Patrick by Ben J Pollock
Patrick Joyce and Dr Martin Turner
BBC Oxford TV interviewing Patrick
Prof Ammar Al-Chalabi next to his portrait
Pat is my friend, an artist, right-proper-mensch and an “incurable optimist”.
Incurable because he has Motor Neurone Disease (MND). Life expectancy is now a couple of years (perhaps more if he’s “lucky” as this disease slowly withers and destroys his once-formidable frame.
Optimist – because that’s an essential part of his character. He’s no blind optimist though – he’s optimistic and indefatigable. He’s always been an incredible force for life in all its aspects.
Here’s the show of the portraits he’s made as part of a series of 100, kind of for the MND Association. It’s faltered at #18 as his hands and fingers couldn’t keep up with the onslaught of MND. But 18 is a good number. And to make up for the shortfall he’s curated and designed the show himself. Never one to shirk a challenge. And it was fabulous. I took a few pictures at the show (above) – and have added a gallery of his images below. Enjoy…
Kath is supportive, loving and caring. Without her I would be lost. The writing in her hair is something she said to me when I was first diagnosed, “I will always look after you, right until the very end.”
Martin is a neurologist and a tireless and innovative MND researcher. He has become a friend and has inspired me to become an amateur neurologist. I feel lucky to have met him.
Sarah is an inspiration to me. As a single mum she has brought up two lovely children, despite being unable to walk, speak or use her arms. She helped me when I first got MND, when I felt very scared.
Sarah is there every morning to help me get up. She is always cheerful, always looking for extra things to do to help me. She is a wonderful person, and makes the world a better place.
Mark is my friend, and has bulbar MND. He struggles to breathe and has just had a tracheostomy, which is the ‘Cut Here’ bit in the picture. He is a lovely man, so full of life.
I am an amateur inventor but I bow down humbly before Earl’s talent. Despite having bulbar MND and being unable to speak, he has set up a business making his inventions for disabled people.
Emily’s dad died of MND, and she resolved to become an MND research scientist and help find a cure. She’s an inspiration. We need more people like Emily.
After retiring, Julia devoted her life to helping people with MND. She is an association visitor, on the frontline of caring for sufferers. She’s a campaigner and a fundraiser. She is a hero in my eyes.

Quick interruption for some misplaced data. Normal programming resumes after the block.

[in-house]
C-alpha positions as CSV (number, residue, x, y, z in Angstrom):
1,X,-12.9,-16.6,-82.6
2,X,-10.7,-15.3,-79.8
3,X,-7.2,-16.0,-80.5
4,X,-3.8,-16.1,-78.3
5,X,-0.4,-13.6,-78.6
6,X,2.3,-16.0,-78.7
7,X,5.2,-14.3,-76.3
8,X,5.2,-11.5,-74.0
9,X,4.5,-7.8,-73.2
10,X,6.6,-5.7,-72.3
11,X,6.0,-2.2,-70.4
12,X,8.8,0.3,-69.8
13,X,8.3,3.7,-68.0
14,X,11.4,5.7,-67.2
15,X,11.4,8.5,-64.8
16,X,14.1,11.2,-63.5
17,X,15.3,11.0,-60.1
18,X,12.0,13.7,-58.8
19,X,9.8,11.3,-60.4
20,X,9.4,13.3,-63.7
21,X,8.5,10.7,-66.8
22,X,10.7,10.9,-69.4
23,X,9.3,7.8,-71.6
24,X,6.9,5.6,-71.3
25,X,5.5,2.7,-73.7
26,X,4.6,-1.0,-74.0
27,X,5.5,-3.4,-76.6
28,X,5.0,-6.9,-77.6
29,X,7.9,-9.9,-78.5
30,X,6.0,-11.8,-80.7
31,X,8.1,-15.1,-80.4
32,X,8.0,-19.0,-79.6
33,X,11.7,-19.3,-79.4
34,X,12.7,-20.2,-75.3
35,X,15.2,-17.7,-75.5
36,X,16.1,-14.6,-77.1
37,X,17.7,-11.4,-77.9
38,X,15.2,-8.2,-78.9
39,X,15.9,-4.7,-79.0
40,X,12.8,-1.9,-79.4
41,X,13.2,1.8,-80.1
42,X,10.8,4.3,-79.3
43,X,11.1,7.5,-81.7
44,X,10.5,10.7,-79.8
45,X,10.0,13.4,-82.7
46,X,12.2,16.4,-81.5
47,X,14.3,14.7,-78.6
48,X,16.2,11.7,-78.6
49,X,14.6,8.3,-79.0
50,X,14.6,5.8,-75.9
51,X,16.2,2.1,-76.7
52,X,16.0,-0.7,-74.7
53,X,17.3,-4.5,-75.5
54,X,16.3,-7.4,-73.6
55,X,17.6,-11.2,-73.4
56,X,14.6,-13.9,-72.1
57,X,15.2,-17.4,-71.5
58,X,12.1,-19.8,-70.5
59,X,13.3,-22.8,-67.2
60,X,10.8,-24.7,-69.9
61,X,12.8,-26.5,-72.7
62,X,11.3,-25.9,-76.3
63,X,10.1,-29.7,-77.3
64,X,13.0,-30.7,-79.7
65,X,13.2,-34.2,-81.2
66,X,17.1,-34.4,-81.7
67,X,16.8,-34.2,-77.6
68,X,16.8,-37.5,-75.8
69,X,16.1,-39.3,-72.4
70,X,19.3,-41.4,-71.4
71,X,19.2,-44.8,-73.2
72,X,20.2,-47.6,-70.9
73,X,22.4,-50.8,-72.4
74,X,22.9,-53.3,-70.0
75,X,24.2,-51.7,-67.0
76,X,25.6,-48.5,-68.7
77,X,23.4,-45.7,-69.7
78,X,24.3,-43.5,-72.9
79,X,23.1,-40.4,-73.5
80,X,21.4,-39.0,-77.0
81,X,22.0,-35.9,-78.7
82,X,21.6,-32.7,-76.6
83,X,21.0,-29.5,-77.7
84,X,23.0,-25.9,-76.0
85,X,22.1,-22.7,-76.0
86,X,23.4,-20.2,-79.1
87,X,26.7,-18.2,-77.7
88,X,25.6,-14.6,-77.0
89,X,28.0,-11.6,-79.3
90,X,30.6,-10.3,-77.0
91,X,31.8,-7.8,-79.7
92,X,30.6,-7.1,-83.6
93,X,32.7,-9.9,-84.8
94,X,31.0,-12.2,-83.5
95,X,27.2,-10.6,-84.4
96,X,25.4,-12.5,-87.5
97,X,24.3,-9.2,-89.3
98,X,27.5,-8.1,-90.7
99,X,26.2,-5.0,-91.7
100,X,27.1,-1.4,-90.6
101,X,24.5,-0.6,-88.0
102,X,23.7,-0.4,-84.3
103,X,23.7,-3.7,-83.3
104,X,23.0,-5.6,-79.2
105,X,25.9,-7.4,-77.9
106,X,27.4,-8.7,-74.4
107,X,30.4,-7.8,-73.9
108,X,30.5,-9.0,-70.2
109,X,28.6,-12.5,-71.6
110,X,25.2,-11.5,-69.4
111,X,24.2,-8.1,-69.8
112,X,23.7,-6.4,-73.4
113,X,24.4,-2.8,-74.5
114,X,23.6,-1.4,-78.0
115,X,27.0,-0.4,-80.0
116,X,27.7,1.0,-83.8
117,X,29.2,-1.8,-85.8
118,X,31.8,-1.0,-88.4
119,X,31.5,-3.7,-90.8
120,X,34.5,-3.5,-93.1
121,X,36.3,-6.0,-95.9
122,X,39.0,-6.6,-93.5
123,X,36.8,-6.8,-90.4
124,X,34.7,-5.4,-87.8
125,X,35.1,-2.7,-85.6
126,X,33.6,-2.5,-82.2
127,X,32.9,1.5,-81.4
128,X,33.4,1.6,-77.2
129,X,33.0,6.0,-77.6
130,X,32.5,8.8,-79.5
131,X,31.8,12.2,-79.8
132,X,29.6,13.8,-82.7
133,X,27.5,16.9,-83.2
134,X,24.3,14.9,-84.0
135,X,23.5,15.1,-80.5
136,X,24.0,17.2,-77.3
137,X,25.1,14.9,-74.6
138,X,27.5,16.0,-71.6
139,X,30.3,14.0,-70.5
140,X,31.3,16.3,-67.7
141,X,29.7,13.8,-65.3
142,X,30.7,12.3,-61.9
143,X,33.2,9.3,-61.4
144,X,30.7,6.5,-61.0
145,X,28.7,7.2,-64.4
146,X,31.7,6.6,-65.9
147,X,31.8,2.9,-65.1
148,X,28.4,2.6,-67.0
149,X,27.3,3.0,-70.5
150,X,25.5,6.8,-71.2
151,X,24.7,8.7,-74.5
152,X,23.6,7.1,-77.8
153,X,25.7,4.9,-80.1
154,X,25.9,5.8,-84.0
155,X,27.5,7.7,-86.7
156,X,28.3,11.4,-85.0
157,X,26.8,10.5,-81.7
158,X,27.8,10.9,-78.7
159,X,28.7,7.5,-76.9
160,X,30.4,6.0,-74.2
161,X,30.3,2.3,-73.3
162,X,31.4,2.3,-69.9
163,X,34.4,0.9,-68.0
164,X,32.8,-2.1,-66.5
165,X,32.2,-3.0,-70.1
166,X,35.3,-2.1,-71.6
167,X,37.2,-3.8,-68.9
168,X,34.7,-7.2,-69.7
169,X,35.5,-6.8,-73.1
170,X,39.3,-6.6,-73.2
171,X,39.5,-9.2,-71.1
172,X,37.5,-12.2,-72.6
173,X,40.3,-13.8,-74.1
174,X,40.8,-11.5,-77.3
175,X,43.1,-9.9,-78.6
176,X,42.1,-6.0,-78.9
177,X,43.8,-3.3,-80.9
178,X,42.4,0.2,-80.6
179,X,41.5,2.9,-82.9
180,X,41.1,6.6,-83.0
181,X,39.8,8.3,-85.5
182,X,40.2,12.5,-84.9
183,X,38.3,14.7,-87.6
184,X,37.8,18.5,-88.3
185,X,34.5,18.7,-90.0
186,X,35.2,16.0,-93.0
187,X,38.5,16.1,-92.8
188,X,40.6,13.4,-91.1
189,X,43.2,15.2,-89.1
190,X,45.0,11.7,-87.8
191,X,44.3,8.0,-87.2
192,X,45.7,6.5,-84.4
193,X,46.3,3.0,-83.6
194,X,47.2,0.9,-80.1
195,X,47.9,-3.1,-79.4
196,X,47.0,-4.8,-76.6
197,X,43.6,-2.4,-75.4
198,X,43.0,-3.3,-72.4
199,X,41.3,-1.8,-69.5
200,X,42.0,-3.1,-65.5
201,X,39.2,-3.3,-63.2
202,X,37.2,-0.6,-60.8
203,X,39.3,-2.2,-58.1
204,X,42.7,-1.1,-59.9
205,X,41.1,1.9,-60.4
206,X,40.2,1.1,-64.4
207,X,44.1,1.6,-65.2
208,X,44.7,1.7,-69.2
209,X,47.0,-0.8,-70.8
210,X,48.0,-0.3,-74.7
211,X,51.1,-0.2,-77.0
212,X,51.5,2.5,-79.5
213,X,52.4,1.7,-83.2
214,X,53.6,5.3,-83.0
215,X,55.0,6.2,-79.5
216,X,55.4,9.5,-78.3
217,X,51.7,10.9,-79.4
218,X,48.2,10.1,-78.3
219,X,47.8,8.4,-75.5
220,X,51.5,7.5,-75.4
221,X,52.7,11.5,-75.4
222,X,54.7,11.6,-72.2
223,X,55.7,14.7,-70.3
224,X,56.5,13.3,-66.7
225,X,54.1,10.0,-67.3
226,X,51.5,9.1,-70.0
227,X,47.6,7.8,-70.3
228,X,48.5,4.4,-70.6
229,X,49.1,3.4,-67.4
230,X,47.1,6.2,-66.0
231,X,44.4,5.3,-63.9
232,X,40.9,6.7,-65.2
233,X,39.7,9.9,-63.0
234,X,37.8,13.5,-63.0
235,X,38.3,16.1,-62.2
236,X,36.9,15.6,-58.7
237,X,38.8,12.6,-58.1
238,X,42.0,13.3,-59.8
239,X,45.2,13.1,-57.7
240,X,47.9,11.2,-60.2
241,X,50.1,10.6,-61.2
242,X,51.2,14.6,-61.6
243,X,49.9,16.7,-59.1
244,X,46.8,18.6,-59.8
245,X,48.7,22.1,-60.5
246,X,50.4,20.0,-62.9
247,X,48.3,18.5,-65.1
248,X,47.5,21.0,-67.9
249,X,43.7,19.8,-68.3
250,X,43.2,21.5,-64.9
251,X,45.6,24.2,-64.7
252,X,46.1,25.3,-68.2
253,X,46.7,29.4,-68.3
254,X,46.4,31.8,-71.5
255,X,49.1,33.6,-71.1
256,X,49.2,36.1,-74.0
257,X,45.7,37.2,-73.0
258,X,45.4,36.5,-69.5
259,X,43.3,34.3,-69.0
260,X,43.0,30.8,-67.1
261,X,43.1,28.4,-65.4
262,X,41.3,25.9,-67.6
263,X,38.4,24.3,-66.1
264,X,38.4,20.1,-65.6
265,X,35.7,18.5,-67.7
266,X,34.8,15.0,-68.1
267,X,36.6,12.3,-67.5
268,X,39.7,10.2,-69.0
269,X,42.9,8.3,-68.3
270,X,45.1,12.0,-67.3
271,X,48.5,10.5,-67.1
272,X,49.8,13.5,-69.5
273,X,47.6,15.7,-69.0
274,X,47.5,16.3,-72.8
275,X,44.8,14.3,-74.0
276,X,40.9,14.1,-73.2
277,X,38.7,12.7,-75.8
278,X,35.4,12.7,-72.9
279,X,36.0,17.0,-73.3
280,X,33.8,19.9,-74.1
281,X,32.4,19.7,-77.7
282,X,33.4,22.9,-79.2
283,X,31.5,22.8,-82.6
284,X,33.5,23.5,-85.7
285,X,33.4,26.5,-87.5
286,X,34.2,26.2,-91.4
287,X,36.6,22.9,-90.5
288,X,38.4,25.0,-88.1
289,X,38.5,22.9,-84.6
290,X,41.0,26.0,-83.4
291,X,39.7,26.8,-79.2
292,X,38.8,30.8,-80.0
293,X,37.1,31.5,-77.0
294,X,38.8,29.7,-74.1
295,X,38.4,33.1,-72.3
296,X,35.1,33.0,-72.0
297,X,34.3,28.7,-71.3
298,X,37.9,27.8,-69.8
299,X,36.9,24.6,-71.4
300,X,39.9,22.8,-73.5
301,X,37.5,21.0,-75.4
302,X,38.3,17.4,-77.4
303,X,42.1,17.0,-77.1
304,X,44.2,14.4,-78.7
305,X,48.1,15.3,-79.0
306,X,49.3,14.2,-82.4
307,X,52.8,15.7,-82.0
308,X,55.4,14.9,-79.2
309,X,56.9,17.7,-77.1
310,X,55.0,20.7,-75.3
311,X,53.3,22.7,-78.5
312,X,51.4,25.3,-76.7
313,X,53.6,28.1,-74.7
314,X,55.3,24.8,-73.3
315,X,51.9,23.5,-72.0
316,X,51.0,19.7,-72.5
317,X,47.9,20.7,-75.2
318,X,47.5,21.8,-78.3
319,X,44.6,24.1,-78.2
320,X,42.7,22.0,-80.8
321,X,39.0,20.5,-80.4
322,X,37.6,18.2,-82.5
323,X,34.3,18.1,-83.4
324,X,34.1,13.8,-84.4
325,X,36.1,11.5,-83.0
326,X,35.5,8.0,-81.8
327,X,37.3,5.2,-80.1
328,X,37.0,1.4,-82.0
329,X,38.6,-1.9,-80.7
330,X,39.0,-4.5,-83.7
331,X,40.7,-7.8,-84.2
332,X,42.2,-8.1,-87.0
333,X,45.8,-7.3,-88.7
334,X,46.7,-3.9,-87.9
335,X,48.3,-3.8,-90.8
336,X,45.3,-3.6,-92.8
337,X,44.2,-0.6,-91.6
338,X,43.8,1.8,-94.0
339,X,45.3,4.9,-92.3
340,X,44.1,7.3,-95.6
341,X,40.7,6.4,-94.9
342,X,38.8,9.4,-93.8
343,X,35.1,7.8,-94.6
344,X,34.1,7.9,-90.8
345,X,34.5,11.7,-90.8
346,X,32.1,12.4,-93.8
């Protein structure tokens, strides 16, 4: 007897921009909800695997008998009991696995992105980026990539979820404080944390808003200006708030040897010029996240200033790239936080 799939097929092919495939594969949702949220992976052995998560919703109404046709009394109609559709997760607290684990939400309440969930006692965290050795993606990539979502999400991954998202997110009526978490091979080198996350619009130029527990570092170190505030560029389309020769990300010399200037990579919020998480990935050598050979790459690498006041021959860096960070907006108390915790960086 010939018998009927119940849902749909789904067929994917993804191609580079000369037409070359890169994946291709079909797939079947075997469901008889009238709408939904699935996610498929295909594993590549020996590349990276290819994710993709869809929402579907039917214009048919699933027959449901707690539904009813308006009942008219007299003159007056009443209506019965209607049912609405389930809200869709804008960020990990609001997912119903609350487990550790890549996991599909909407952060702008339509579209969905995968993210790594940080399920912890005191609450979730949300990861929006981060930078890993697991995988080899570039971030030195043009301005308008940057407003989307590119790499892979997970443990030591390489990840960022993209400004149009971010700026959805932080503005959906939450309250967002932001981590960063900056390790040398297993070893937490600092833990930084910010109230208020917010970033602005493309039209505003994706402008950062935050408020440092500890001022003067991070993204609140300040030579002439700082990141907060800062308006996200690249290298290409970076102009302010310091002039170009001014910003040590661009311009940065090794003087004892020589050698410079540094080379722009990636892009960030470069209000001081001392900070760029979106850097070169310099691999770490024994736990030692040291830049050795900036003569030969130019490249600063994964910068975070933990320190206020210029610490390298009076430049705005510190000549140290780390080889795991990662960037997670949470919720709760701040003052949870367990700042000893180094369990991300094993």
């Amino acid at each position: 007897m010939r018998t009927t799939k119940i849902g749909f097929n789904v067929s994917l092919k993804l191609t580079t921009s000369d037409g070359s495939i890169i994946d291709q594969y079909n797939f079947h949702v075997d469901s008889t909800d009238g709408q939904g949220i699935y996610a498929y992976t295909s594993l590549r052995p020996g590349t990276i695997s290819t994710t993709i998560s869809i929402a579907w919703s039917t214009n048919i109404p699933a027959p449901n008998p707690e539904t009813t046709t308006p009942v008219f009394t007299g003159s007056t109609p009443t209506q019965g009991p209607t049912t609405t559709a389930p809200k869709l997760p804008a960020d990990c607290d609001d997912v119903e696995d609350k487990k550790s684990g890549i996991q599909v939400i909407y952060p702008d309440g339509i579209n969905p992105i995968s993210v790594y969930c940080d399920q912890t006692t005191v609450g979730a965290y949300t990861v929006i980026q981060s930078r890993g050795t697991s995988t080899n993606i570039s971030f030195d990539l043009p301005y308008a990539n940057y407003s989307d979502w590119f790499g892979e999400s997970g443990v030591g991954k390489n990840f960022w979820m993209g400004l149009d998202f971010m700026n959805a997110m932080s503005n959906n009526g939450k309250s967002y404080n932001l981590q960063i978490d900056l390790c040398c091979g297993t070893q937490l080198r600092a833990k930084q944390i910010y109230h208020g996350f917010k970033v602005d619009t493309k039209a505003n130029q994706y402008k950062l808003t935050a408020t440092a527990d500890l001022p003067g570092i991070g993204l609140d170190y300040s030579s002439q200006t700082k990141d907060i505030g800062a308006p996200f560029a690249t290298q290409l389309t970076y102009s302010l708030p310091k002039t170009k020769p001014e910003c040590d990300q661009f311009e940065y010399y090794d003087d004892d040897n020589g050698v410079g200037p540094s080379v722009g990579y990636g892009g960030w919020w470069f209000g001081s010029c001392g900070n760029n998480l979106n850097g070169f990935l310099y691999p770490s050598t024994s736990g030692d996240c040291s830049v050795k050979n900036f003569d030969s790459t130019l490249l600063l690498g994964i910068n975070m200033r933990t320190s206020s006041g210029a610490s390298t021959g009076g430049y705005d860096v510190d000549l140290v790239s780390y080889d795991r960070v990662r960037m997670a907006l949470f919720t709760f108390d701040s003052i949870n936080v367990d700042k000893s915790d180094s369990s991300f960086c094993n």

Roy is an amazing man. He has run the last 19 London marathons for the MND Association. He is 81 years old.
Mark is a strong and charismatic man. Diagnosed with MND at the age of 71 he set up a hugely successful blog to help people through terminal illness with his own brand of optimistic humour.
My parents are the biggest optimists in my life after Kathy. Right from my diagnosis they have been positive, supporting me in all my crazy schemes, and even suggesting a few new ones.
Vinita has MND and lives in Sri Lanka, she is the first person to be painted from nominations on this website. Vinita dances in her wheelchair, so I painted her dancing. Beautiful.
Dr Brian Dickie is the director of research development at the MND Association. Brian is in charge of their research programme and spends the money we raise. In him is invested our hopes of a cure.
Before getting MND, Tina was a personal trainer and tennis coach. As soon as she was diagnosed Tina set-out to raise as much money for the MND Association as possible and has raised over £40,000 so far.
‘Sickeningly talented’ someone said to me about Ammar. A world class MND research scientist, making discoveries hand over fist about the genetic basis of MND – he’s a genius, and he’s our genius.
Pauline’s husband died of familial MND. Since then she has raised a huge amount of money every year, £100,000 in total, determined that a cure will be found before her children are old enough to die from it.
Stephen Hawking is a world renowned theoretical physicist and cosmologist. He also has MND. The fact that he has achieved what he has, speaks volumes for his courage and optimism. He’s a hero, and he’s our hero.
Finished! I am no silk purse, but i’m no longer a sow’s ear either, so thats good. I haven’t put a number on this one because i’m going to save it to be number 100.
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